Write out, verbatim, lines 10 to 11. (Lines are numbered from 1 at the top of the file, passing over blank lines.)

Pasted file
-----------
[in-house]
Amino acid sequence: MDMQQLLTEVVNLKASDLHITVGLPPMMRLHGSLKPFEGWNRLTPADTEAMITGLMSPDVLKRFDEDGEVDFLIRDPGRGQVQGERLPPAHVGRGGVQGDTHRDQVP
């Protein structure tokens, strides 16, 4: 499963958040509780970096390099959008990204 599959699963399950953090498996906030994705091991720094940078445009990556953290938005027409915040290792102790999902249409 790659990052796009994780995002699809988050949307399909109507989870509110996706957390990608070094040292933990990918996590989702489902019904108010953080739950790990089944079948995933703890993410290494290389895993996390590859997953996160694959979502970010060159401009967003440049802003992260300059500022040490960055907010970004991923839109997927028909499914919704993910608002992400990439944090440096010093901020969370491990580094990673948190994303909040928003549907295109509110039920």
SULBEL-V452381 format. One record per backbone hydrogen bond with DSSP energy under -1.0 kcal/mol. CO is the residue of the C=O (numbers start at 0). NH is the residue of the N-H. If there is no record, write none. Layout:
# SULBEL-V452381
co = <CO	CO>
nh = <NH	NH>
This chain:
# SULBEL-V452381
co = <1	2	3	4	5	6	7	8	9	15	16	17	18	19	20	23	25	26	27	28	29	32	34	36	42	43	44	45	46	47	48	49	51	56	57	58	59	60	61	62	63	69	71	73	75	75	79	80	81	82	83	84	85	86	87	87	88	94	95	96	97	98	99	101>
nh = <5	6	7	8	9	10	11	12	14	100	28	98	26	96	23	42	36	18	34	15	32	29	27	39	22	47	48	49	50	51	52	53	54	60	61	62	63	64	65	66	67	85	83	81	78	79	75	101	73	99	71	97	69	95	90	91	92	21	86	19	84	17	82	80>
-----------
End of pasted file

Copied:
co = <1	2	3	4	5	6	7	8	9	15	16	17	18	19	20	23	25	26	27	28	29	32	34	36	42	43	44	45	46	47	48	49	51	56	57	58	59	60	61	62	63	69	71	73	75	75	79	80	81	82	83	84	85	86	87	87	88	94	95	96	97	98	99	101>
nh = <5	6	7	8	9	10	11	12	14	100	28	98	26	96	23	42	36	18	34	15	32	29	27	39	22	47	48	49	50	51	52	53	54	60	61	62	63	64	65	66	67	85	83	81	78	79	75	101	73	99	71	97	69	95	90	91	92	21	86	19	84	17	82	80>